If only I had a dollar for every time I’ve talked to someone who says they earned shopping excursions, a spa day, golf outings, or trips but were swimming in debt.
It’s as if we take money for granted, as if there’s an endless supply.
That’s not the case, but tell that to those Canadians who can’t get their money management skills right.
We all have to start somewhere.
When the going gets tough, sometimes that means going to extremes to teach someone a money lesson.
Money Can Work When You Work Together
Your husband has gone from having money at his disposal to becoming his money manager but with an allowance.
He now has to spend his money wisely before he gets to the end of what’s left in his wallet.
It will be a transition for him. However, I believe he will see the difference.
Below are Money Lessons 1, 2, and 3, which I call TTF, Today, Tomorrow, Forever.
My wife and I went through this process, and although every couple is different, I hope it inspires your financial relationship.
Money Lesson 1- Communicate Today
This will be the hardest part of the journey, but nothing will work until you both agree.
You can take away his credit cards all you want, but he still has access to the money whether you try to stop him.
Talk to him and see if he would schedule some time every week, even half an hour, to review the budget spreadsheet with you.
He doesn’t have to learn how to budget but needs to see what you do and why he must keep his receipts and report his expenses and income to you.
Sometimes when people start to see the numbers, it lights a fire under their behind.
He has no sense of responsibility toward the family finances and needs to step up to the plate.
It’s easy to take, but the numbers don’t lie.
Money Lesson 2- Communicate Tomorrow
Talk about what you plan to do moving forward with the budget and ensure that he has input, and it’s not all you.
Sometimes when people don’t understand how to budget, they are intimidated by the spouse who seems to have their money facts.
There isn’t anything wrong with reassuring him that his ideas are valid and that you will explore them together.
Living in the moment is what he seems to be doing, but there is tomorrow, and if the money doesn’t last today, you have nothing.
You are motivating him to find a new job and asking him how you can help him.
- Can I review your resume?
- Would you like me to coach you through the interview process?
- I’m here to support you through job hunting, no matter what employment you find.
When I moved to Canada and wasn’t working, I felt I wasn’t contributing my weight to the relationship.
My wife pushed me to return to school, and although I was older and hesitant, it was the best decision I ever made.
It was tough on our finances as we didn’t use a budget back then, but we made it by living a frugal life.
You might learn that he wants to return to school to do something new that he never dreamed he would do.
Sometimes people need to follow their passion for helping bring out their best.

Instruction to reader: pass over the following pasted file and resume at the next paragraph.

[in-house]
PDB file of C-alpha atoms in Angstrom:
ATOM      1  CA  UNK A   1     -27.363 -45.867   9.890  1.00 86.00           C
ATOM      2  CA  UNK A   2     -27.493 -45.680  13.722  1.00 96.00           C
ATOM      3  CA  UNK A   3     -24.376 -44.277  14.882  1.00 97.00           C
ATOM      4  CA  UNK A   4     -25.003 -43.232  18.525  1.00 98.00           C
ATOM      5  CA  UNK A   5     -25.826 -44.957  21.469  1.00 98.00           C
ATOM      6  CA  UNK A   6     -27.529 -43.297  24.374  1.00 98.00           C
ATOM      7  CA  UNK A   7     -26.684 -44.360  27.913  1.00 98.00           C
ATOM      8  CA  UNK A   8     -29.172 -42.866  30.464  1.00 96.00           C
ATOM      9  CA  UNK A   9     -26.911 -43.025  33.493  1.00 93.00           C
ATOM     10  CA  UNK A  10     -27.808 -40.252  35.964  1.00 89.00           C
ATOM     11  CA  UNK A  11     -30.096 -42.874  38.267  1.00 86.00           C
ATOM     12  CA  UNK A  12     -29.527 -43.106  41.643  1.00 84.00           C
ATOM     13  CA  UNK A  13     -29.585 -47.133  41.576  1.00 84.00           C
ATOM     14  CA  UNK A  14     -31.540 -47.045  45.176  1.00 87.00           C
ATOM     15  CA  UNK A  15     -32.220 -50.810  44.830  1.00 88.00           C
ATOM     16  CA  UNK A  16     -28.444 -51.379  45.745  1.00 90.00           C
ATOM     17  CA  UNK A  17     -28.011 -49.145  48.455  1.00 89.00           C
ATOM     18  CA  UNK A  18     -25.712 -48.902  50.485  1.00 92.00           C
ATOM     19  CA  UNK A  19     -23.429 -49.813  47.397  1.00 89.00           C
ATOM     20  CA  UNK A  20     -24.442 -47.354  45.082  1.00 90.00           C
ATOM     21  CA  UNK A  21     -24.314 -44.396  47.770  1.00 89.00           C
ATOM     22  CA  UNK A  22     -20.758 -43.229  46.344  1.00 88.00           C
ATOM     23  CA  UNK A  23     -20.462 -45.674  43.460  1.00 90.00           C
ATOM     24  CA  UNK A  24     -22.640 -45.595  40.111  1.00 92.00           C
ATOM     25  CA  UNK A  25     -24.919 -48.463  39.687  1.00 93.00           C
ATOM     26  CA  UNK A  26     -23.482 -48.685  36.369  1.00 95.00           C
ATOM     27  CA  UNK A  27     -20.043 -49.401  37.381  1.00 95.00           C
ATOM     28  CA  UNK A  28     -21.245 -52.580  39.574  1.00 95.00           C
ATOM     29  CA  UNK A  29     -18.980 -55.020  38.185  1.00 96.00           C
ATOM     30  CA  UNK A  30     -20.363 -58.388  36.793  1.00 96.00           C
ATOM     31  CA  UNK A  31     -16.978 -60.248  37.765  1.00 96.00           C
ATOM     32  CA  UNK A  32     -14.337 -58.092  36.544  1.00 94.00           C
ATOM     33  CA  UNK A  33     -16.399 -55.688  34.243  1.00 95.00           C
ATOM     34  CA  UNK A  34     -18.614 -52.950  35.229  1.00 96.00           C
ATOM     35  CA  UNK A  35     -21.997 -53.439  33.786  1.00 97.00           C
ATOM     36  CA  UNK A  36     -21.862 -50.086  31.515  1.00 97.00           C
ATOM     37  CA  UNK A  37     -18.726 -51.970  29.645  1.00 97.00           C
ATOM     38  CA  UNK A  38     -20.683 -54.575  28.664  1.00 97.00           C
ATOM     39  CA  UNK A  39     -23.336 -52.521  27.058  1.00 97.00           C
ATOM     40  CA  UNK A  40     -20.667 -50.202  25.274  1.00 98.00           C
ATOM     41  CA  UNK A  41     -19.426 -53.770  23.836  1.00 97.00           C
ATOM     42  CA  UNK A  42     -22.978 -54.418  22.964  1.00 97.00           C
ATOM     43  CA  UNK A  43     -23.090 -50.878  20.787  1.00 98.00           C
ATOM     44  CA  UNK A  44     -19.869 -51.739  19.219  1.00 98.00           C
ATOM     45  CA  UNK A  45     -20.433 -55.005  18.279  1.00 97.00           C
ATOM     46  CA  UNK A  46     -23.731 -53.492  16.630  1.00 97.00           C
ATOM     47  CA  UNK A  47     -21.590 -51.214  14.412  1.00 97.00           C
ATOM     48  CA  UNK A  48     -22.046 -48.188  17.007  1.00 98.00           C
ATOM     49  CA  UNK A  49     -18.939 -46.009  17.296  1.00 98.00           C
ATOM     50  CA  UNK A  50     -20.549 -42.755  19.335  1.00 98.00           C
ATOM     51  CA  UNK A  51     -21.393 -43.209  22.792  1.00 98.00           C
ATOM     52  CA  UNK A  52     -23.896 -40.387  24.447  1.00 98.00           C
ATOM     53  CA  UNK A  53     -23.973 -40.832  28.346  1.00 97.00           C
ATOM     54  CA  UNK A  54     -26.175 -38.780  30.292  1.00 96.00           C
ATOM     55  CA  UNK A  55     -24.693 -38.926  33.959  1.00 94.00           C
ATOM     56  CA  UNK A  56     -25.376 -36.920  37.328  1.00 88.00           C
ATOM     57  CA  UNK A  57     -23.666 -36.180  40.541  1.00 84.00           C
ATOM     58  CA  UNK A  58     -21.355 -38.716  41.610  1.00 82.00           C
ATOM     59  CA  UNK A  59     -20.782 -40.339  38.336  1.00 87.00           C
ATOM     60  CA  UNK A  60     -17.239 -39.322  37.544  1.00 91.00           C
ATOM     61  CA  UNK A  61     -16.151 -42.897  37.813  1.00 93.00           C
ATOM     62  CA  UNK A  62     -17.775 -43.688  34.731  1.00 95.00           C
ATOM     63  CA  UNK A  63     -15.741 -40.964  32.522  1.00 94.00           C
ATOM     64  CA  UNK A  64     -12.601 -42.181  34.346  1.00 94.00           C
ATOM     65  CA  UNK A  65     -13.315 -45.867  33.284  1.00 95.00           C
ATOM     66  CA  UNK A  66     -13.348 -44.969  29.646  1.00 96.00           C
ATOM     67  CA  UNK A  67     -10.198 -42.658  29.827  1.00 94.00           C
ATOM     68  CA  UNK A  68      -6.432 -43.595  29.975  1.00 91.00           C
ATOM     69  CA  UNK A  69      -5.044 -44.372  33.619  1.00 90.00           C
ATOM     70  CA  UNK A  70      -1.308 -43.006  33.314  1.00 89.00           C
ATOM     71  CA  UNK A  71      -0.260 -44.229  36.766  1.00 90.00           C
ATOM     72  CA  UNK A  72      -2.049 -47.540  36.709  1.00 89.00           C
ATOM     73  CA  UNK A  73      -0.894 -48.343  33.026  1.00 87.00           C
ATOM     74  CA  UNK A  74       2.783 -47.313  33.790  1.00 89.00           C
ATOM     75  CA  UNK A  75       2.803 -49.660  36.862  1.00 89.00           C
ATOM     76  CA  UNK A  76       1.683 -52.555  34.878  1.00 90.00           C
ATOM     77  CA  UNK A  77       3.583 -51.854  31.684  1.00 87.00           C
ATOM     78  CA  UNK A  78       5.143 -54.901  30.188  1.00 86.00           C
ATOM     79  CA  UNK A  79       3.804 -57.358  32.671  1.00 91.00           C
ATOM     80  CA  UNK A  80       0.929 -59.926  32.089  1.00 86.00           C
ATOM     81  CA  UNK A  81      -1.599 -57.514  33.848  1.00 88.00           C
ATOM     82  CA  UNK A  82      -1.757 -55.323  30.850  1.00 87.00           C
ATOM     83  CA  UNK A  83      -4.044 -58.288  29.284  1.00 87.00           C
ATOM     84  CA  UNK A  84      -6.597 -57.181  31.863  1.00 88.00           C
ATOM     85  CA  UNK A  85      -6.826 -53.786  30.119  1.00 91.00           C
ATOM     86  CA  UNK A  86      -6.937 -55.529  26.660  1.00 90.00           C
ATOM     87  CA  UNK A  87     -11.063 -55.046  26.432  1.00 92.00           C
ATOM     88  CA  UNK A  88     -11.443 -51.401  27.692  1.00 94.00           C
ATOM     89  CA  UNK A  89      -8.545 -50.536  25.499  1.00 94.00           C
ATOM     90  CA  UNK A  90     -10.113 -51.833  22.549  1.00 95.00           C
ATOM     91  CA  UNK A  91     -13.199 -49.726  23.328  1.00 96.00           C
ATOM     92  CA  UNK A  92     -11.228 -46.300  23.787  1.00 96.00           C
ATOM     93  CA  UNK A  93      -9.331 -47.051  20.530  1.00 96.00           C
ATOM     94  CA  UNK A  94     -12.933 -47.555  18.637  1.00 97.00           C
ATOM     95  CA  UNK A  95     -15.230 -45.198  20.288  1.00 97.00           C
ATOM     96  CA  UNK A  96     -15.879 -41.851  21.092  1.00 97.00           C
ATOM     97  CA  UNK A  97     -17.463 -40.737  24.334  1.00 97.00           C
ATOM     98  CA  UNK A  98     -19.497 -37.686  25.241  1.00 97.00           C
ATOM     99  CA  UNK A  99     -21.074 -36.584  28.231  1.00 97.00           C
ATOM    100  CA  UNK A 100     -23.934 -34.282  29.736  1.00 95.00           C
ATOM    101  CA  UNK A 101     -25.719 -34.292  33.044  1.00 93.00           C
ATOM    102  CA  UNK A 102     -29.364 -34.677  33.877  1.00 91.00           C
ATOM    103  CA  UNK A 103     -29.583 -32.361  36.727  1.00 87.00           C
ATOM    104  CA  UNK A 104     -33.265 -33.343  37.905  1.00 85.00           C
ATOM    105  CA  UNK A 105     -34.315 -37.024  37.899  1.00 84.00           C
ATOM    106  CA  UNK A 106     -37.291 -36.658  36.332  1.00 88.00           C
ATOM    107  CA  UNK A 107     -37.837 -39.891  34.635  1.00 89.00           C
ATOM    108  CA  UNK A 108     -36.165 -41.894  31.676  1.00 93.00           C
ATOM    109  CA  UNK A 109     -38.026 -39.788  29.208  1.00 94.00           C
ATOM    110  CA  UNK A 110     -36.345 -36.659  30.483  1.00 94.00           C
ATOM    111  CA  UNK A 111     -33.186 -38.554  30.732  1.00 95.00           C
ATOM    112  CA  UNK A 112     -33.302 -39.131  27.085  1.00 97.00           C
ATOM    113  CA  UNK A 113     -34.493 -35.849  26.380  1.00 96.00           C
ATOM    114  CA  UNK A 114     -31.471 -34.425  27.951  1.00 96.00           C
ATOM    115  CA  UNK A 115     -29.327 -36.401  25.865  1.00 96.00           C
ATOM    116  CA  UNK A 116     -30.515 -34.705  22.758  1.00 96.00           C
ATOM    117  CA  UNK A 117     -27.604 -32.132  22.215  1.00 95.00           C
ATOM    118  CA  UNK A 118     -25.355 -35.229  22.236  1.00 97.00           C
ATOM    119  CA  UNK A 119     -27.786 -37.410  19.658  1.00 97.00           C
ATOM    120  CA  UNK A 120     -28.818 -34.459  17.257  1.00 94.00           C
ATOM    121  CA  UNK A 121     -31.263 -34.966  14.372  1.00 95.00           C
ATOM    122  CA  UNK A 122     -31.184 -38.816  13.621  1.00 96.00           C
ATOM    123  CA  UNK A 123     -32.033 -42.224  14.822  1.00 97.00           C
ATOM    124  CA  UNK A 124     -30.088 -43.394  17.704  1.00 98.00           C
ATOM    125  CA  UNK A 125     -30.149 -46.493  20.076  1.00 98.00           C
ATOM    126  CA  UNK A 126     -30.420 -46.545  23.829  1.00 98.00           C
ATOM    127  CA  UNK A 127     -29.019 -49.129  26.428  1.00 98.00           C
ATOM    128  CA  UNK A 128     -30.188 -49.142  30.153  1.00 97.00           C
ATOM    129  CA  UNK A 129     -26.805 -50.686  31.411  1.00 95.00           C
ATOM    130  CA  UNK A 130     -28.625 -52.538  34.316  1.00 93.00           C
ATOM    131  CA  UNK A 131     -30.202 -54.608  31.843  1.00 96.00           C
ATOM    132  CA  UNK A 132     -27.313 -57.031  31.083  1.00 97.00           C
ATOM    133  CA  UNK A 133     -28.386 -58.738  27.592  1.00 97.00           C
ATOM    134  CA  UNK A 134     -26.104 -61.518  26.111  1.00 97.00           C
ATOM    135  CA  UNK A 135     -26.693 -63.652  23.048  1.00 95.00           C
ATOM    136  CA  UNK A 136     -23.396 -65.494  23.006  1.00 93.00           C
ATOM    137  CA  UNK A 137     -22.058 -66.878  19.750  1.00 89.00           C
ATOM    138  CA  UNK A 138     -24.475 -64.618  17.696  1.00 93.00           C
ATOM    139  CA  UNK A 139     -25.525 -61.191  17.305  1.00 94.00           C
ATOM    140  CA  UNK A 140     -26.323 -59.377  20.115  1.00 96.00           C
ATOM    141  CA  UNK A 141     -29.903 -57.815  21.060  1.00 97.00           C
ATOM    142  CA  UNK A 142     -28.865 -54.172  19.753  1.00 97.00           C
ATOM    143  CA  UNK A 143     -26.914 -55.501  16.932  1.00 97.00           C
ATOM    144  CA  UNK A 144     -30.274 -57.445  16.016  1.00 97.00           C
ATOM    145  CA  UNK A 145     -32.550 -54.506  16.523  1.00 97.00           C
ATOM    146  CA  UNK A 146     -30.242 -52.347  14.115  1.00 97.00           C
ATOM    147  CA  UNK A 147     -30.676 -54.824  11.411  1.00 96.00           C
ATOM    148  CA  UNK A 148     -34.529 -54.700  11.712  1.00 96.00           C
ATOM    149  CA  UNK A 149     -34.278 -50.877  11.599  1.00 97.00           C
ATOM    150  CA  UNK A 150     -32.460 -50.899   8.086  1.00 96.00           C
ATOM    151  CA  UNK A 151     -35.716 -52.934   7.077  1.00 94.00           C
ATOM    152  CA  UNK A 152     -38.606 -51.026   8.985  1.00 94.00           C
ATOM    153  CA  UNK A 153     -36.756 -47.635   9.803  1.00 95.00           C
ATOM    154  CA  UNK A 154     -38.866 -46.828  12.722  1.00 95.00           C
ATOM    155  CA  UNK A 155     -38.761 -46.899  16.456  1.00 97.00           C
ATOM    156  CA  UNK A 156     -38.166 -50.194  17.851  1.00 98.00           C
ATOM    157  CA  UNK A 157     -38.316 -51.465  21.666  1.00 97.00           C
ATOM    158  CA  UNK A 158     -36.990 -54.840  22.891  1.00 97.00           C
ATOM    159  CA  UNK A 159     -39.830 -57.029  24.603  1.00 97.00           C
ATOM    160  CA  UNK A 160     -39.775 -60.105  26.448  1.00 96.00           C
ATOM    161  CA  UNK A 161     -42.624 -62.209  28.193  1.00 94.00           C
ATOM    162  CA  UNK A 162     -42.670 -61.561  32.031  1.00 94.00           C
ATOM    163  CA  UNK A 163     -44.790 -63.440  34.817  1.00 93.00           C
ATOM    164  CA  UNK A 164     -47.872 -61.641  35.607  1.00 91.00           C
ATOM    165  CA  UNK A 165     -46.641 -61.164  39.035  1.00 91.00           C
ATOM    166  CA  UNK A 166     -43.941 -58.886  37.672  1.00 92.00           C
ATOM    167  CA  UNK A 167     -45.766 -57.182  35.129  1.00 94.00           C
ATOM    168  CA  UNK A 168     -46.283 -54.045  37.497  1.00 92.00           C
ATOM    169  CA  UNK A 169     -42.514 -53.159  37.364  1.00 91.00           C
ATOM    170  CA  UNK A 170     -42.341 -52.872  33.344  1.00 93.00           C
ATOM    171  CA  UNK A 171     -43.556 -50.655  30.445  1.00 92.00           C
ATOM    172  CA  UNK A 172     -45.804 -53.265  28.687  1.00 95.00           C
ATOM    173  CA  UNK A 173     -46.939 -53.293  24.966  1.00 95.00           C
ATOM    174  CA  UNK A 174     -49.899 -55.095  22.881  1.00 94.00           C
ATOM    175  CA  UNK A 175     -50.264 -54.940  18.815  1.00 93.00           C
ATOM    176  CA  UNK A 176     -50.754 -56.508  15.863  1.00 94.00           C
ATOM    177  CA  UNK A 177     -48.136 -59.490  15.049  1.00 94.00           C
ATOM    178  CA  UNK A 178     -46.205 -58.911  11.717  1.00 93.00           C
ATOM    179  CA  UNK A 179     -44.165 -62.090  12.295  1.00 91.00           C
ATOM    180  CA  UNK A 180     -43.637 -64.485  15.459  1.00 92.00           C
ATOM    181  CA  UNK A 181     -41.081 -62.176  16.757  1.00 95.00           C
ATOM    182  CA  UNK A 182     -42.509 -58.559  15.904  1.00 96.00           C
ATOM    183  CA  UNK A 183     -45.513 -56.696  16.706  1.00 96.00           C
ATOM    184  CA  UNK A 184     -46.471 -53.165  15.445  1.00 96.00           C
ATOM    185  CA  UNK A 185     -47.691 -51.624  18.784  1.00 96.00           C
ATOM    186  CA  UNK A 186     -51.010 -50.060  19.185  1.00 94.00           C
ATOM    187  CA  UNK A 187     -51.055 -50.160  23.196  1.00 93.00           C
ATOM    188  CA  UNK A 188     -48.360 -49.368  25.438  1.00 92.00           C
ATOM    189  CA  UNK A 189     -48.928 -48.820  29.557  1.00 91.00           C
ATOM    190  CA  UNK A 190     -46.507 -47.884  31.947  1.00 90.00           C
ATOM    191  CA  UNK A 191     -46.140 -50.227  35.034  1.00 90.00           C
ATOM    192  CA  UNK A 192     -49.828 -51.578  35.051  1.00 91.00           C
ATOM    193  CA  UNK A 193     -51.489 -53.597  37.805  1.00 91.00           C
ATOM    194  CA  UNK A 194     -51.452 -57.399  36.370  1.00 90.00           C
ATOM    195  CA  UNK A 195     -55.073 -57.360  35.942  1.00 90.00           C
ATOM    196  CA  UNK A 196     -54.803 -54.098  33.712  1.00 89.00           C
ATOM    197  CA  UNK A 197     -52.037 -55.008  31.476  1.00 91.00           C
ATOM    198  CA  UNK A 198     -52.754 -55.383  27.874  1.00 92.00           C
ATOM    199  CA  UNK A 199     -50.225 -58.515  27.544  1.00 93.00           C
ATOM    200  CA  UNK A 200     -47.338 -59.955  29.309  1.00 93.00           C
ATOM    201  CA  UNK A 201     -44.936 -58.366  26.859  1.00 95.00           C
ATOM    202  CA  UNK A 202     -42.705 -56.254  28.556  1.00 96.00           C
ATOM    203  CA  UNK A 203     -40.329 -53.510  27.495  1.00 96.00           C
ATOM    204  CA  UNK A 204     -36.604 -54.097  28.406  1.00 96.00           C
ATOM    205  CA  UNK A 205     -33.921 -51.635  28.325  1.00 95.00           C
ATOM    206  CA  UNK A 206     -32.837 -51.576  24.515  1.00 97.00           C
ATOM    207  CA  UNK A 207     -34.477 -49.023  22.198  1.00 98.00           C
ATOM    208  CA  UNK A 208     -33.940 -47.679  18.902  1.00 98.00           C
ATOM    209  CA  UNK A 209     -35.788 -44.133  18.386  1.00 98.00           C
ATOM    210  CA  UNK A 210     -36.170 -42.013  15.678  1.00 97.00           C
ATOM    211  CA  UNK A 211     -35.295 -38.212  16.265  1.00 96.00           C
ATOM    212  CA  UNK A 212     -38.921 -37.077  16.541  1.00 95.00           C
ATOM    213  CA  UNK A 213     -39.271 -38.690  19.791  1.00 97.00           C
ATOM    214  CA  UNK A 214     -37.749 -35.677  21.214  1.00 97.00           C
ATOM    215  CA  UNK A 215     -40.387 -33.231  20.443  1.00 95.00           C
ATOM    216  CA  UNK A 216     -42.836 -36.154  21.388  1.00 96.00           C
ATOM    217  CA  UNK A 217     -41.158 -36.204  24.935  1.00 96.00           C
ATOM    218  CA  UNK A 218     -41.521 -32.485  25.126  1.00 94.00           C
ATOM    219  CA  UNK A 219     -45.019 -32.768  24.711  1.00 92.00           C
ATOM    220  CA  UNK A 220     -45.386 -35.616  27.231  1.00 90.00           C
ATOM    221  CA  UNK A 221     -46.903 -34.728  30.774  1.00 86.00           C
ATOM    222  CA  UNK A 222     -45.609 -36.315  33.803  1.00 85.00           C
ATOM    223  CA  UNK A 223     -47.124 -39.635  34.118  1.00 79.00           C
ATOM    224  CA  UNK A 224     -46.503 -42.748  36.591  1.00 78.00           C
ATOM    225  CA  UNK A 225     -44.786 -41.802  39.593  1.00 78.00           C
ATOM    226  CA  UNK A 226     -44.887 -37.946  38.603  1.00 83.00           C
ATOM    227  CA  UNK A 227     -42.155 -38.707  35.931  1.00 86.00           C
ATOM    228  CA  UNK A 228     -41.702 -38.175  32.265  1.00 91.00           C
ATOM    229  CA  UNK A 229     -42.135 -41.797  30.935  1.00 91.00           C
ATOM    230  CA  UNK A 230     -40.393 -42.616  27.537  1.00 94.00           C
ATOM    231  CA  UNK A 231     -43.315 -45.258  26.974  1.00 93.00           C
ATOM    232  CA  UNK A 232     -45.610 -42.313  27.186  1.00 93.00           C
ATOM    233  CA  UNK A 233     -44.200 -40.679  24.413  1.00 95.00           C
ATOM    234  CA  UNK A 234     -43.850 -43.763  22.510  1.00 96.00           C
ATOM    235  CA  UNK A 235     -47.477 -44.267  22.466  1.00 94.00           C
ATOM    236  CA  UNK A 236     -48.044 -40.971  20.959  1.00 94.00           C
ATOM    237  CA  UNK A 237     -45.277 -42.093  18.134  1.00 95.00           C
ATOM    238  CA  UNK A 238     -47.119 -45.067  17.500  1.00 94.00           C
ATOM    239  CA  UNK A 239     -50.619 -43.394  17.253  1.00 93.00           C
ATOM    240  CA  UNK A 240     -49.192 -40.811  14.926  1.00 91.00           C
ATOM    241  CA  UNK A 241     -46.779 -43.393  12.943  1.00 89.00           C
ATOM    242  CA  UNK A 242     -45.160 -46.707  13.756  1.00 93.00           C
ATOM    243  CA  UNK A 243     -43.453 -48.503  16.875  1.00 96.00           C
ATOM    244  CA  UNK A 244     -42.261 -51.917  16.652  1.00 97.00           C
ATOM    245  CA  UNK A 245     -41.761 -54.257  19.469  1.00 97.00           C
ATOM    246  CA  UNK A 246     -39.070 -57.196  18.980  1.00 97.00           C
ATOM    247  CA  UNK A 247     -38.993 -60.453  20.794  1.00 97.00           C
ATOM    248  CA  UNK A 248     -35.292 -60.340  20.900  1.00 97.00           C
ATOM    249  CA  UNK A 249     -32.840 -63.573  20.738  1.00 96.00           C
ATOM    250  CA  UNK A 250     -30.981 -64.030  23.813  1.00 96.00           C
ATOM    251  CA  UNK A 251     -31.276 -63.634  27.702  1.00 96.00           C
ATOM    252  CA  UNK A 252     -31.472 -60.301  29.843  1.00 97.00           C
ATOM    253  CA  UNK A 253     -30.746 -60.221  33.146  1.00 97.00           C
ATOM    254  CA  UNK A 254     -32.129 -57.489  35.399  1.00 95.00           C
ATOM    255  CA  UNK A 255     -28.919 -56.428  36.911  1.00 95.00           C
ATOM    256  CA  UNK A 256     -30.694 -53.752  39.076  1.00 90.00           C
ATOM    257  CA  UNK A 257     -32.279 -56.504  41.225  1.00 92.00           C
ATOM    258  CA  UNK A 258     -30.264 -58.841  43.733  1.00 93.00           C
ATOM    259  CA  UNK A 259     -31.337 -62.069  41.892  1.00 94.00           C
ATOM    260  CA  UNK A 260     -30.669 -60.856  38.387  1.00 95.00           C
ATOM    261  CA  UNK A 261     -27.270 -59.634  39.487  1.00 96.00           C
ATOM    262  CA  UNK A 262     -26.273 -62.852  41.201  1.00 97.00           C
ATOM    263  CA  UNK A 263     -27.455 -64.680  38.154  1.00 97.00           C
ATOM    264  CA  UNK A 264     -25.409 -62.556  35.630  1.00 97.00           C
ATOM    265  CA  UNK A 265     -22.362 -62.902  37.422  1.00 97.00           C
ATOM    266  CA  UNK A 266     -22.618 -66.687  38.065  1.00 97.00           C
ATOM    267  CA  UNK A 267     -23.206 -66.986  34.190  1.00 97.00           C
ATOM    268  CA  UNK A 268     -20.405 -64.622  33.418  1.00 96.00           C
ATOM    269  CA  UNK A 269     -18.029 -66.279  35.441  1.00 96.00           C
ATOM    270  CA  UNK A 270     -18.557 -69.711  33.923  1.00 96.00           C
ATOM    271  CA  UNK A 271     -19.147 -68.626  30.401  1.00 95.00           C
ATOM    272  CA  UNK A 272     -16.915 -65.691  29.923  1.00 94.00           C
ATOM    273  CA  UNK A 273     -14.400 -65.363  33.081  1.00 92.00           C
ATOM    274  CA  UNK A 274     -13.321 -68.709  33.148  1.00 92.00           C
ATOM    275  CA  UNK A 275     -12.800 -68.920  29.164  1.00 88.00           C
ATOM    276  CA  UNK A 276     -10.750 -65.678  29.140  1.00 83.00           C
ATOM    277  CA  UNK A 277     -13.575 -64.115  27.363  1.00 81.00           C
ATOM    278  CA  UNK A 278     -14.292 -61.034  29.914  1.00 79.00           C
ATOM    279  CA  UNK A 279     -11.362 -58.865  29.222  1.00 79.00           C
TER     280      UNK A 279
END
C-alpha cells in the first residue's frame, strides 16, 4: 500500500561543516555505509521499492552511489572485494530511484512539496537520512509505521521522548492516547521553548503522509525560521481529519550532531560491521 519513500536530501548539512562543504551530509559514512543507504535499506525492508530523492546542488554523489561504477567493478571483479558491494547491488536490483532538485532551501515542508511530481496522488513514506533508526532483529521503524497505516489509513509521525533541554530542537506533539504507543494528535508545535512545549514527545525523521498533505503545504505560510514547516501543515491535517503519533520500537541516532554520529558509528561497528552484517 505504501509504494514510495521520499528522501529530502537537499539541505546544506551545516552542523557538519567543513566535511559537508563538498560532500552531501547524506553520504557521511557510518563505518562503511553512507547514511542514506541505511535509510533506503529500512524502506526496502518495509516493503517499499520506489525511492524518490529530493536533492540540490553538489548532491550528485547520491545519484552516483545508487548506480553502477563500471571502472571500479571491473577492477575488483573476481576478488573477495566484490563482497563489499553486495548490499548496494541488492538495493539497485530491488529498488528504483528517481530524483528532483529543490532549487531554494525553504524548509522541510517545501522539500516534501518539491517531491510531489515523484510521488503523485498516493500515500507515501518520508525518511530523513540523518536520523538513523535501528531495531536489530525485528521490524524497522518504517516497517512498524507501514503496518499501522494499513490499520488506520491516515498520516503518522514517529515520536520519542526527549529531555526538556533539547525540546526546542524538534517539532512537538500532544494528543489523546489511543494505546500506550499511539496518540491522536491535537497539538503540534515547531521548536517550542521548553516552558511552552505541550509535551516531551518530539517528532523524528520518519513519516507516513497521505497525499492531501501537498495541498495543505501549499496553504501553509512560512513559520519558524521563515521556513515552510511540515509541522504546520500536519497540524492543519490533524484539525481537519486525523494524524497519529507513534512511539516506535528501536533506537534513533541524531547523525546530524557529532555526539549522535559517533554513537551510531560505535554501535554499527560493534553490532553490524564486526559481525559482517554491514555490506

We can get scared to ask for what we want, and although we know women aren’t minded readers, part of loving someone is not giving up.
It’s helping them become the best they can be.
All you can do is try.
Money Lesson 3- Communicate Forever
Where do you both want to be when you are ready to retire?
Does your husband want to travel to Florida in the winter or does he want to have his mortgage paid and live a simple life with no debt stress?
These are questions you both need answers to.
You might not have all the answers, but you must start painting your picture of life together moving forward.
One of the worst mistakes couples make is to wait until it’s too late.
Blaming everything on why they have debt in retirement or wished they had done something earlier.
Don’t be this couple because you are young and have the ammunition to make your retirement years the best they can be.
Listen To The Older People
Sometimes one of the best things you can do is go to a coffee shop with your husband and hang out where the retired folk sit around and chat.
Whether you get involved in the conversation or not or just listen to what they say, more often than not, money will pop up.
It’s amazing what you can learn from someone whose been there and can offer advice to those who are making the journey to the end.
I like to call this Coffee Shop Talk an excellent way for the both of you to get out of the house, communicate and enjoy each other’s company.
Just make sure to budget something into the entertainment part of your budget!
Although I don’t have all the answers, I applaud the measures you’ve taken to teach your husband a money lesson, but that’s only a band-aid.
I hope you can work on money lessons together during your marital journey.
Discussion: What other tips can you offer to this couple?
(Drop me a comment below; I would love to read your feedback and suggestions.
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Photo Courtesy of: Freedigitalphotos.net/David Castillo